The Hawaiian Islands have proved to be an excellent natural laboratory for the study of adaptive radiation. A huge number of species existing there and nowhere else can be accounted for by the migration of ancestor plants and animals to these volcanic islands. There, thriving and free from natural predators, the newcomers quickly moved into new niches and populated the islands with a large number of new species found nowhere else. About two-dozen species of honeycreepers radiated from a single immigrant pair. More than 90% of the native species of flowering plants, insects, and 71 species of birds evolved in these islands and appear in no other place on earth (Ayala 46).

Punctuated Equilibrium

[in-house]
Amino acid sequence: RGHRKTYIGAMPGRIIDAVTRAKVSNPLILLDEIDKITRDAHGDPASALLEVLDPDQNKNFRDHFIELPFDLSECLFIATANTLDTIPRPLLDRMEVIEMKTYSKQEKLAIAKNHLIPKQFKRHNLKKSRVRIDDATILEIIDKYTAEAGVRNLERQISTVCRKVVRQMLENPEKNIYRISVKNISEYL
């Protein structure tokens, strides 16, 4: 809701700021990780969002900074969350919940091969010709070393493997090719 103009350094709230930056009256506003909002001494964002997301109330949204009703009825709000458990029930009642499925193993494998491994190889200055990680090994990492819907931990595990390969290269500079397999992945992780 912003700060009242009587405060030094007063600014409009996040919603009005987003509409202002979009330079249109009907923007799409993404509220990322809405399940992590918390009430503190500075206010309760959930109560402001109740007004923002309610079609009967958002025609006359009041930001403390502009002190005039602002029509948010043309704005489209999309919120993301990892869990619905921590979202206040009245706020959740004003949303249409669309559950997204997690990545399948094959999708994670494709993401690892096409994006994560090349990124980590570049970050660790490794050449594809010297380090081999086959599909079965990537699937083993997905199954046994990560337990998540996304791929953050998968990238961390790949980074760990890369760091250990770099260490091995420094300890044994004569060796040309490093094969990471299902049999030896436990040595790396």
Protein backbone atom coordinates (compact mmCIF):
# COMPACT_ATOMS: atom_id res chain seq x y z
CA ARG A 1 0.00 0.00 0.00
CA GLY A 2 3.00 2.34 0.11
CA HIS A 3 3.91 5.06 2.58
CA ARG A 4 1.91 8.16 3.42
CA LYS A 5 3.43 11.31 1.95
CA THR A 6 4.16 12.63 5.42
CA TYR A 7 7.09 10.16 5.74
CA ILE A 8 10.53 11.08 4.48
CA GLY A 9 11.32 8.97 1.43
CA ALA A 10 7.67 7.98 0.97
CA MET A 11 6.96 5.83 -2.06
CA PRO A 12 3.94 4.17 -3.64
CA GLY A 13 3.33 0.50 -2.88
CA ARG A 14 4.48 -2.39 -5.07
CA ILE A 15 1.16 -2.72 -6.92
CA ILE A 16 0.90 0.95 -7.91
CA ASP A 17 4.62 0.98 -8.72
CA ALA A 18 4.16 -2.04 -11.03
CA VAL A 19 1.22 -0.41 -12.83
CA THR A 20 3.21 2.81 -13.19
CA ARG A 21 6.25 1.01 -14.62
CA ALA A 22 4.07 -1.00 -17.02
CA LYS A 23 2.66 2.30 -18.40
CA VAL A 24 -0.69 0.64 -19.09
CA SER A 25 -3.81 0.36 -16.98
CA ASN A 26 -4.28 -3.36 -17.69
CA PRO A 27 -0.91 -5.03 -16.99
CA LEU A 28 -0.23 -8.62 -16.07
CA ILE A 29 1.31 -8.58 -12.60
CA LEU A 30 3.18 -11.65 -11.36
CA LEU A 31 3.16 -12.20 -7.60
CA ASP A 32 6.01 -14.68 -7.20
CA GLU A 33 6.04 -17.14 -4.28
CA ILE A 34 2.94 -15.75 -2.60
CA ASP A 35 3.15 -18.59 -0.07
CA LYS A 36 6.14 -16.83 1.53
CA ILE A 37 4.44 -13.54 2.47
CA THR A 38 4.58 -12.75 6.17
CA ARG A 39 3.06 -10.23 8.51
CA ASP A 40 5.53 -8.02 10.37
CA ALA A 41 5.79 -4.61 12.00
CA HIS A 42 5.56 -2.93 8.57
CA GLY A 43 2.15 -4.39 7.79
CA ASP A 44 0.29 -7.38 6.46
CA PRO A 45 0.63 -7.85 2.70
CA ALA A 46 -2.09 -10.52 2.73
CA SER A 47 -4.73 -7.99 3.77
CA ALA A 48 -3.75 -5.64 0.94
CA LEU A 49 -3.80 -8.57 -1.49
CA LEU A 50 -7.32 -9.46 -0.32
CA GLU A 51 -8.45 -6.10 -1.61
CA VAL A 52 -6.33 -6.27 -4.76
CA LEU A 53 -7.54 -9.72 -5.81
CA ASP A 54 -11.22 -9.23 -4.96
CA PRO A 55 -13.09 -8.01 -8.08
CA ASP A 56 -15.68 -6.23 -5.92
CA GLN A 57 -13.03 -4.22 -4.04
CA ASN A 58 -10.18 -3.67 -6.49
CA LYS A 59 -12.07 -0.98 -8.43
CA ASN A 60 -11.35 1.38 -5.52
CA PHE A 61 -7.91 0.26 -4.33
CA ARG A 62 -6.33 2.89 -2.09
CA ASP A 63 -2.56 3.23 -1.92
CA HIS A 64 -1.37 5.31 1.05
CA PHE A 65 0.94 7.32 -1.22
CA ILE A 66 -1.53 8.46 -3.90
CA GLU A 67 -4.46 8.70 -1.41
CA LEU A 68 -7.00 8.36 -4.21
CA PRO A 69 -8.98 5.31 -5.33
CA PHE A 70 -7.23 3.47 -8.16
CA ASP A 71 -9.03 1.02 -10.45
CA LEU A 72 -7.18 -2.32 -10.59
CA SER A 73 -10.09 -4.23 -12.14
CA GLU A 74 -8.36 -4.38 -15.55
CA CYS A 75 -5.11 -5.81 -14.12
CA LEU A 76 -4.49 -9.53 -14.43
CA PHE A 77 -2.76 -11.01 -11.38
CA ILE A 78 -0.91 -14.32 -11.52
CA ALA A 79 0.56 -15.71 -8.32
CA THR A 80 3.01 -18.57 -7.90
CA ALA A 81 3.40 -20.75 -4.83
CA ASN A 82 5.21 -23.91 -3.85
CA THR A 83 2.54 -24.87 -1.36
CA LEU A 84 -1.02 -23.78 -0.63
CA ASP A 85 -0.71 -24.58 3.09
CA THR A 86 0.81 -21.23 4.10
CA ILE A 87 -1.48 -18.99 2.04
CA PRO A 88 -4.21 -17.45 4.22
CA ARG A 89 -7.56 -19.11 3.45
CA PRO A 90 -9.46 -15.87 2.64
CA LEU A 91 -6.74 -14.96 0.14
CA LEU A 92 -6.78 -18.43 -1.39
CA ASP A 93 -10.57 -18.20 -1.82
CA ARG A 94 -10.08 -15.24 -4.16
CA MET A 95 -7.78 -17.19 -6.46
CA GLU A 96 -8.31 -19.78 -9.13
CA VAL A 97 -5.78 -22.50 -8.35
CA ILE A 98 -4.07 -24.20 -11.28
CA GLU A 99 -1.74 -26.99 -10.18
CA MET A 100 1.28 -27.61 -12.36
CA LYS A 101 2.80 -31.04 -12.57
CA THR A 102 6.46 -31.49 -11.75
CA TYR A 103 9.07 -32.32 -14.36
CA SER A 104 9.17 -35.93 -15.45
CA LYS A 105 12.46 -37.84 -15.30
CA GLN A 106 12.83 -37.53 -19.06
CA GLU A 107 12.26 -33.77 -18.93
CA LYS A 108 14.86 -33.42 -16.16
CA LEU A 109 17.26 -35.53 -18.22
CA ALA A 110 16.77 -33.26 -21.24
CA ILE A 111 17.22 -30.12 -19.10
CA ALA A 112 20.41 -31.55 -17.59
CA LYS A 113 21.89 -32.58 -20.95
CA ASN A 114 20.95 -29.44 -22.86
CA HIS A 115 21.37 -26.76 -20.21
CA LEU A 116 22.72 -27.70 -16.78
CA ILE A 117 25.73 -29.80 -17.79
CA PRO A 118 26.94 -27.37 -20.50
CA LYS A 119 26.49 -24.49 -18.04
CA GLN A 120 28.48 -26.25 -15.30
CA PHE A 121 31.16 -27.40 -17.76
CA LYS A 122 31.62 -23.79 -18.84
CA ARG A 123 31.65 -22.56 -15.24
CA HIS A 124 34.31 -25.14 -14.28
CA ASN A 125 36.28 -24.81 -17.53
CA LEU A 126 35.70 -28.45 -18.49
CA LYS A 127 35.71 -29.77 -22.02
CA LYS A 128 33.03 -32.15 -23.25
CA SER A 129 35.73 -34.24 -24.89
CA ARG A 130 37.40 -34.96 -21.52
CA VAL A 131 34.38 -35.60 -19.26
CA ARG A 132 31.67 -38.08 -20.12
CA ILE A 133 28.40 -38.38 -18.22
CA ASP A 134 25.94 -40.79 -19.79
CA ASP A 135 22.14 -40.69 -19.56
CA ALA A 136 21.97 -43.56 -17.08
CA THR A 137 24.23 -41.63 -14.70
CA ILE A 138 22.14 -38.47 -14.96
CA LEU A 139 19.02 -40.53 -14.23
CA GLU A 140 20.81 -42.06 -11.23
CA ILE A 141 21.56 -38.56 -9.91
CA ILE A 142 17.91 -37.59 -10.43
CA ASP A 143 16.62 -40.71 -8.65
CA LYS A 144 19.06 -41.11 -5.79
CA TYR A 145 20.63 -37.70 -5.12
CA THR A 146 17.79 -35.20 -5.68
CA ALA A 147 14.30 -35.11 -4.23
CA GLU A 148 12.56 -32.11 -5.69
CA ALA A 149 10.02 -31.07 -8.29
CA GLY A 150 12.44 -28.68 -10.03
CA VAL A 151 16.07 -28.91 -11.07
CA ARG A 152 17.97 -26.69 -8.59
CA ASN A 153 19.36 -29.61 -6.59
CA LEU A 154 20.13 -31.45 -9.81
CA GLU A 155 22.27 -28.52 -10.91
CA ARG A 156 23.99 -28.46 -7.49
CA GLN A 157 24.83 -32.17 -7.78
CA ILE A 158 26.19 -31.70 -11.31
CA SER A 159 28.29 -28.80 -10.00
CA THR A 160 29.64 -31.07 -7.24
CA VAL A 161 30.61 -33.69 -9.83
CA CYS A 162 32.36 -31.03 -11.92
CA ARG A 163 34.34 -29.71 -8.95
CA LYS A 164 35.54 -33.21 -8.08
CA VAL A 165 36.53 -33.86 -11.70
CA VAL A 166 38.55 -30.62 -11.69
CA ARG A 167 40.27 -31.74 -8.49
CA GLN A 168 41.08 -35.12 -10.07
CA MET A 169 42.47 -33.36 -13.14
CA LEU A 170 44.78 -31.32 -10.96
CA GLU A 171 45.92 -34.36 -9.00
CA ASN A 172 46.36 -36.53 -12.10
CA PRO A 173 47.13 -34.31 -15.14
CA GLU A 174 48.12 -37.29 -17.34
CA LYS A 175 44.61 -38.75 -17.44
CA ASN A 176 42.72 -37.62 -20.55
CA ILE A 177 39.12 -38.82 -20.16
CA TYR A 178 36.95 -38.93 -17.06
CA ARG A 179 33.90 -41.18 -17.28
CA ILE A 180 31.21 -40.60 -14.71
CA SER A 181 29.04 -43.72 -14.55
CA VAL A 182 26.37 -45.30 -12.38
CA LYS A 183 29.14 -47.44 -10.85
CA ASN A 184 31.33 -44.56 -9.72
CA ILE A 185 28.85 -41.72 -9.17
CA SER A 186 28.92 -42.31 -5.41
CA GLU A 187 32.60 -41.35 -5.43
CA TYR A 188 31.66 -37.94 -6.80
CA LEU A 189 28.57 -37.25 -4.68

There is, however, an observation of nature that has called into question gradualist explanations for evolutionary change. It is evident throughout the fossil record that most species in the past have experienced extended periods, in the millions of years, in which little variation appears in their forms. This phenomenon, called stasis, was the object of considerable study by Darwin's contemporary Hugh Falconer (1808-1865), one of the most admired paleontologists of his day. Subsequent studies of the fossil record have established that many of the changes leading to new species occur with relative rapidity during shorter periods of geological time after such long periods of stasis. The evidence led Stephen Jay Gould (1941-2002) and Niles Eldridge in 1972 to propose the theory of punctuated equilibrium. In Gould's own words, "punctuated equilibrium holds that the great majority of species, as evidenced by their anatomical and geographical histories in the fossil record, originate in geological moments (punctuations) and then persist in stasis throughout their long duration" (Gould, 2002, 766).